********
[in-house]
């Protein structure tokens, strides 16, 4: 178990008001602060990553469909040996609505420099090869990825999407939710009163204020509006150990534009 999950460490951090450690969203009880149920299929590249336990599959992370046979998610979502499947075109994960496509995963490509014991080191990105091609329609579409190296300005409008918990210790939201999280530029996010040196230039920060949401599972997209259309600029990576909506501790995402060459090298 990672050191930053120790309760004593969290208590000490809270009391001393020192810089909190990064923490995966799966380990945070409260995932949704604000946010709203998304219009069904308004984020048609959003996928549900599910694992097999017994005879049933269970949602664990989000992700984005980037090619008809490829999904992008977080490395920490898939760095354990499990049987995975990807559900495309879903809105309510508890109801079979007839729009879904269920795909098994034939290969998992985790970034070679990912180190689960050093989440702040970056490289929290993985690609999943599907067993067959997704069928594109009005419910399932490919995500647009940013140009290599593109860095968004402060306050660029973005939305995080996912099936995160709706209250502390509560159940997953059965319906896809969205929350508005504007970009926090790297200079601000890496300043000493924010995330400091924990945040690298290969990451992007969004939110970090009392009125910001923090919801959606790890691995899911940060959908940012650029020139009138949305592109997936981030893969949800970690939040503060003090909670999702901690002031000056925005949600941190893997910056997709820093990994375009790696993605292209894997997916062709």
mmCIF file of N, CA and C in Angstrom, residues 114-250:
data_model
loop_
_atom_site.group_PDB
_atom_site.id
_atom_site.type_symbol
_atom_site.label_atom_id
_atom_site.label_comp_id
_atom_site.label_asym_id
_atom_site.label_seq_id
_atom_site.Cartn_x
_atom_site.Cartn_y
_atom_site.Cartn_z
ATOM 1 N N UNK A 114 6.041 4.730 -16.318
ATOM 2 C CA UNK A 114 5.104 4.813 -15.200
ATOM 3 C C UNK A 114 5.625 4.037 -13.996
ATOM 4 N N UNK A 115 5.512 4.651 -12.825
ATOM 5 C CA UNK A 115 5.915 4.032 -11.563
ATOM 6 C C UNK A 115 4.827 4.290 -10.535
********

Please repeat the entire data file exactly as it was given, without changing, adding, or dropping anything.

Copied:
[in-house]
């Protein structure tokens, strides 16, 4: 178990008001602060990553469909040996609505420099090869990825999407939710009163204020509006150990534009 999950460490951090450690969203009880149920299929590249336990599959992370046979998610979502499947075109994960496509995963490509014991080191990105091609329609579409190296300005409008918990210790939201999280530029996010040196230039920060949401599972997209259309600029990576909506501790995402060459090298 990672050191930053120790309760004593969290208590000490809270009391001393020192810089909190990064923490995966799966380990945070409260995932949704604000946010709203998304219009069904308004984020048609959003996928549900599910694992097999017994005879049933269970949602664990989000992700984005980037090619008809490829999904992008977080490395920490898939760095354990499990049987995975990807559900495309879903809105309510508890109801079979007839729009879904269920795909098994034939290969998992985790970034070679990912180190689960050093989440702040970056490289929290993985690609999943599907067993067959997704069928594109009005419910399932490919995500647009940013140009290599593109860095968004402060306050660029973005939305995080996912099936995160709706209250502390509560159940997953059965319906896809969205929350508005504007970009926090790297200079601000890496300043000493924010995330400091924990945040690298290969990451992007969004939110970090009392009125910001923090919801959606790890691995899911940060959908940012650029020139009138949305592109997936981030893969949800970690939040503060003090909670999702901690002031000056925005949600941190893997910056997709820093990994375009790696993605292209894997997916062709």
mmCIF file of N, CA and C in Angstrom, residues 114-250:
data_model
loop_
_atom_site.group_PDB
_atom_site.id
_atom_site.type_symbol
_atom_site.label_atom_id
_atom_site.label_comp_id
_atom_site.label_asym_id
_atom_site.label_seq_id
_atom_site.Cartn_x
_atom_site.Cartn_y
_atom_site.Cartn_z
ATOM 1 N N UNK A 114 6.041 4.730 -16.318
ATOM 2 C CA UNK A 114 5.104 4.813 -15.200
ATOM 3 C C UNK A 114 5.625 4.037 -13.996
ATOM 4 N N UNK A 115 5.512 4.651 -12.825
ATOM 5 C CA UNK A 115 5.915 4.032 -11.563
ATOM 6 C C UNK A 115 4.827 4.290 -10.535